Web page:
Appeal, No. 335, Jan. T., 1954, from judgment of Court of Common Pleas No. 2 of Philadelphia County, Sept. T., 1953, No. 4711, in case of Honorbilt Products, Inc. v. City of Philadelphia. Judgment affirmed.
Jerome J. Shestack, First Deputy City Shlicitor, with him Mitchell S. Lipschutz, Assistant City Solicitor, Abraham Wernick, Deputy City Solicitor, and Abraham L. Freedman, City Solicitor, for appellant.
Bernard Wolfman, with him Marvin Katz, and Wolf, Block, Schorr & Solis-Cohen, for appellee.
Before Stern, C.j., Stearne, Jones, Bell, Chidsey and Musmanno, JJ.
OPINION BY MR. JUSTICE CHIDSEY
The plaintiff, honor-bilt Products, Inc., brought an action in assumpsit to recover from the defendant, City of Philadelphia, the sum of $5,191.51, representing taxes and penalties for the year 1953 alleged to have been illegally collected by the City under its Mercantile License Tax Ordinance of December 9, 1952, as amended. The ordinance imposed a tax of 3 mills on the gross volume of business transacted within the city by the taxable. The City filed an answer denying liability, and by stipulation the case was heard by the court without a jury on the complaint, answer and depositions. Judgment was entered for the plaintiff in the amount of its claim and the City appeals therefrom.
The facts essential to the determination of the controversy are not in dispute. Plaintiff, whose business is conducted in Philadelphia, manufactures for sale mattresses and upholstered box springs. Its business is regulated and supervised by the Bedding and Upholstery Division of the State Department of Labor and Industry under the Bedding and Upholstery Act of May 27, 1937, P.L. 926, as amended, 35 PS § 972 et seq. This Act, designed to protect the public from unsanitary bedding and upholstered products and to compel the manufacturer to disclose to the consumer the nature of the ingredients used in his products by Section 8(a), makes it illegal to sell or have in one's possession for the purpose of selling, mattresses, upholstered box springs and kindred articles unless an adhesive stamp prepared and issued by the Department of Labor and Industry is affixed to a tag which, in turn, must be attached to the mattress or spring. The tag must state the kinds of materials used in filling the article, the approximate percentages when mixed, and the number of the sterilizing and disinfecting permit issued by the Department where such a process is engaged in. Section 6 of the Act makes this permit a prerequisite to such processing. Under Section 8(c) the adhesive stamps must be purchased from the Secretary of Labor and Industry in quantities of not less than one thousand at a charge of $15 per thousand. Plaintiff's manufacturing operations necessitate the use of a sterilizing and disinfecting process, for which it must obtain the permit mentioned at an initial fee of $25 and an annual renewal fee of $5. The plaintiff has paid these charges and also the fees for the stamps required to be affixed to its products. Payments of the latter made by the plaintiff to the Commonwealth amounted to $1,000 in 1952 and $1,200 in 1953. The Commonwealth's total receipts from payments for the stamps required by the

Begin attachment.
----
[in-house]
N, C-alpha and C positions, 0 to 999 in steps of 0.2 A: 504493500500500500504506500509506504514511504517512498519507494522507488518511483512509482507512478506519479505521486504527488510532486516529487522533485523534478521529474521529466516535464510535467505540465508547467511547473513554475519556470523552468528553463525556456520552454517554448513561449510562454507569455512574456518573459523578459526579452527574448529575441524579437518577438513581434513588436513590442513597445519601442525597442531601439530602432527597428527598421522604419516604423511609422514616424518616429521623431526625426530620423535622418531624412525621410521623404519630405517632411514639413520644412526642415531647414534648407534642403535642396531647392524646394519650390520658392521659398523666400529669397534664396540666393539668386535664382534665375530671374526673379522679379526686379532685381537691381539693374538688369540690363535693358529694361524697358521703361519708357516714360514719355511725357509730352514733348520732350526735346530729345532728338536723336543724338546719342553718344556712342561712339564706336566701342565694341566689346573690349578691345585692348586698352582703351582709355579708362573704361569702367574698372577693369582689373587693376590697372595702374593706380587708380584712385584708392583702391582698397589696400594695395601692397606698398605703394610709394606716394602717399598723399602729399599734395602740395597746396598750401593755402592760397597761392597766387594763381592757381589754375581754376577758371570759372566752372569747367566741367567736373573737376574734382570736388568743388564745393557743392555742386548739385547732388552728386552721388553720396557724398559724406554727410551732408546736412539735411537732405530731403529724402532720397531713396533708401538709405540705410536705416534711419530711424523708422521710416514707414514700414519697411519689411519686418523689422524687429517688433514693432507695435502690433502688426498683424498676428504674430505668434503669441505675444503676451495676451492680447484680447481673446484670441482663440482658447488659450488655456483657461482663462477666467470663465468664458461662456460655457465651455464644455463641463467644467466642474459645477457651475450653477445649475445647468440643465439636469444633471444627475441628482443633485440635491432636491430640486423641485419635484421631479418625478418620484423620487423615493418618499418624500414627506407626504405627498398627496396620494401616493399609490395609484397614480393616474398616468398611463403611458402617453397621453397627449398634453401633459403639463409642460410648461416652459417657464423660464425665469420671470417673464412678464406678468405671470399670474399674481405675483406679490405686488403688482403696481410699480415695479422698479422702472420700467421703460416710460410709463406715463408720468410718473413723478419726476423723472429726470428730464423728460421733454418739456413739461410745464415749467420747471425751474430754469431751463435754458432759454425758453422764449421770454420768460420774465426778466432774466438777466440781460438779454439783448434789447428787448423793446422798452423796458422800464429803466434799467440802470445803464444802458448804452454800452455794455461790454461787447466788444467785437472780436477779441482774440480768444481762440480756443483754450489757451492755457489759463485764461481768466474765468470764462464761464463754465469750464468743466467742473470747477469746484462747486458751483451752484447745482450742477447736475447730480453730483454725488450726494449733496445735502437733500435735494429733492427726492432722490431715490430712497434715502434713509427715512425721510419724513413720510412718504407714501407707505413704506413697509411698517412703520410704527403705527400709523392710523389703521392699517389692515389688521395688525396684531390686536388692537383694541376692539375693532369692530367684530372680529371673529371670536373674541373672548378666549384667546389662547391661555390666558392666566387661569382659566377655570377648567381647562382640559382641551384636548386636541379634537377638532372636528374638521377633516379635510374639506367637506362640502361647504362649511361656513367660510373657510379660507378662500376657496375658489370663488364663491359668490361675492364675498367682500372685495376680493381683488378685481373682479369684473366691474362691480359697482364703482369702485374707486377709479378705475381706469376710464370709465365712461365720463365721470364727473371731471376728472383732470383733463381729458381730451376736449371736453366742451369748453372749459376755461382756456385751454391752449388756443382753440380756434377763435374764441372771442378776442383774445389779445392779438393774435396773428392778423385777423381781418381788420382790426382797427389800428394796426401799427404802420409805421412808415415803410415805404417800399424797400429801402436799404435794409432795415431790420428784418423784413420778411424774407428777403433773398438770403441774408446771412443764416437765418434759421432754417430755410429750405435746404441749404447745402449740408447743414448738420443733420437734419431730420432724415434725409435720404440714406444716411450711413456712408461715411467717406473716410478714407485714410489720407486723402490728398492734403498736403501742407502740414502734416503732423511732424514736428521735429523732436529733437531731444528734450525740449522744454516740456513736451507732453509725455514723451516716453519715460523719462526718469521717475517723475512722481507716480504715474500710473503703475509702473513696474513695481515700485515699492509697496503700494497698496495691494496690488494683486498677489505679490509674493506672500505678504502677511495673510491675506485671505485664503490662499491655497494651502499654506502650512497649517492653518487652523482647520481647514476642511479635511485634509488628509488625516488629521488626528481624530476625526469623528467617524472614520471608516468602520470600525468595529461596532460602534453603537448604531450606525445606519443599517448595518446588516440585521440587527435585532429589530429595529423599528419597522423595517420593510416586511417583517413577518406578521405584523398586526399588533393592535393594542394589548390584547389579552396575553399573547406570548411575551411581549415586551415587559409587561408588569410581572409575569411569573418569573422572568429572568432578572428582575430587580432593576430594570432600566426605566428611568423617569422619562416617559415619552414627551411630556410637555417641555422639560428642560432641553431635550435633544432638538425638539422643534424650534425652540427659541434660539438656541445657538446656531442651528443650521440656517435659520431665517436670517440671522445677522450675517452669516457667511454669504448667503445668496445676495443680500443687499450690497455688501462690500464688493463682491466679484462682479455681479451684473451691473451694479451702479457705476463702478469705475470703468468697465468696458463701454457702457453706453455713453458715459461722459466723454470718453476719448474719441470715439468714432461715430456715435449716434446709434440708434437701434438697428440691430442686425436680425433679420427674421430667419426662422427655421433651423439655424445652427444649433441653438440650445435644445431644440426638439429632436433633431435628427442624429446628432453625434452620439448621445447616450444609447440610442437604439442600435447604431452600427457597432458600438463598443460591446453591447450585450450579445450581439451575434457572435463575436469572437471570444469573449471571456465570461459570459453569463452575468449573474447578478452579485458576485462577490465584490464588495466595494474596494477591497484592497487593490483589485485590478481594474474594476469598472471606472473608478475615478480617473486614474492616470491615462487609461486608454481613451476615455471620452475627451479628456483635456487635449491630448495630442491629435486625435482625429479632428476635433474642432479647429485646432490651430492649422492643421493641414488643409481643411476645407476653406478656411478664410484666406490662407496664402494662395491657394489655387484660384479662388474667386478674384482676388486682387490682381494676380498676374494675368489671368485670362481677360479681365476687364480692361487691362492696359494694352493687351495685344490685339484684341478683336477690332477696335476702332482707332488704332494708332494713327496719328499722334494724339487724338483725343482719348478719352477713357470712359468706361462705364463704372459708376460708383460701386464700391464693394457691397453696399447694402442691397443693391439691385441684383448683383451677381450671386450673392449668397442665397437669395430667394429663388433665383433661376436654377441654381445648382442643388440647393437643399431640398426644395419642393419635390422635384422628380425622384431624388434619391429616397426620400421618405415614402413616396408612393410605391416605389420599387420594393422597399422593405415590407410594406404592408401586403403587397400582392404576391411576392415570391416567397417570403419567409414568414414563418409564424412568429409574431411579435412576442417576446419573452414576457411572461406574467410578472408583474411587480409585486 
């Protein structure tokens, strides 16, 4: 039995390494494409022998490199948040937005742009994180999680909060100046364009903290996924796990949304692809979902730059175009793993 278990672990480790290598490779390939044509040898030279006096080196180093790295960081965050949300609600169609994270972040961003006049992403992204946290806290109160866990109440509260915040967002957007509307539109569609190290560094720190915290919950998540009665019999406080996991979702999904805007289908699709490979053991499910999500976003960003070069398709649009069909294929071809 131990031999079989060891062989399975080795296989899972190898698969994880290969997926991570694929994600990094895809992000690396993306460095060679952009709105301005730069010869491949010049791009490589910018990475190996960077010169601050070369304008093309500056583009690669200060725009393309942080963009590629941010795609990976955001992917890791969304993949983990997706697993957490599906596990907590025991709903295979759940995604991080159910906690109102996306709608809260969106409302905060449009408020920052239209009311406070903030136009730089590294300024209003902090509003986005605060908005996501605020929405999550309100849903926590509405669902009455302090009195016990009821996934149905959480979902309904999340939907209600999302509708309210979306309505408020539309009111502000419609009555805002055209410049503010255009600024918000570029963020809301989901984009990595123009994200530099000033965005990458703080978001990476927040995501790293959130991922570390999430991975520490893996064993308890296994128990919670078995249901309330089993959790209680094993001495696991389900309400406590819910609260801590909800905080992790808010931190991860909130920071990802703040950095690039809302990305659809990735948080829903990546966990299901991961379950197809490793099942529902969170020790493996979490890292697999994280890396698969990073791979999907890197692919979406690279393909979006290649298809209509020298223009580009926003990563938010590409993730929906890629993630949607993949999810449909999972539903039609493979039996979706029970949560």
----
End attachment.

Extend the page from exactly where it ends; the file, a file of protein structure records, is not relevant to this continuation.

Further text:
Act were $109,420 in 1952 and $125,415 in 1953. Its total receipts for processing permits were $1,194 for 1952 and $2,796 for 1953.The total cost of administering the Act and the authorized regulations adopted thereunder was $60,480 in 1952 and $67,022 in 1953. A breakdown of the last mentioned figures shows that but a small percentage of the cost of the Department's operation was allocable to clerical and general office expenses and that the remaining expenditure was for regulation and inspection of those amenable to the Act. Field representatives of the Department conduct inspections of sterilizing and disinfecting processes employed, for the sampling of materials which are subjected to chemical analysis, and for prosecution and imposition of criminal penalties prescribed by the Act for violation of its provisions or the regulations promulgated by the Department. Each inspection takes from one to eight hours. Every manufacturer of mattresses and upholstery products is inspected more than once a year. Plaintiff was visited by inspectors seven times during 1952 and 1953. The overwhelming bulk of mattresses, pillows and upholstered products is inspected at one stage or another before reaching the ultimate consumer.
The basis of plaintiff's action is that the City had no power to impose upon it the tax in question because the Sterling Act" (Act of August 5, 1932, P.L. 45, 53 PS § 4613) prohibits the City from levying a tax on a privilege, transaction, subject or occupation "... which is now or may hereafter become subject to a State tax or license fee ...", and that the fees it paid for stamps under Section 8(a) of the Bedding Act constitute license fees imposed by the Commonwealth. The City's position is that the stamp fees are ...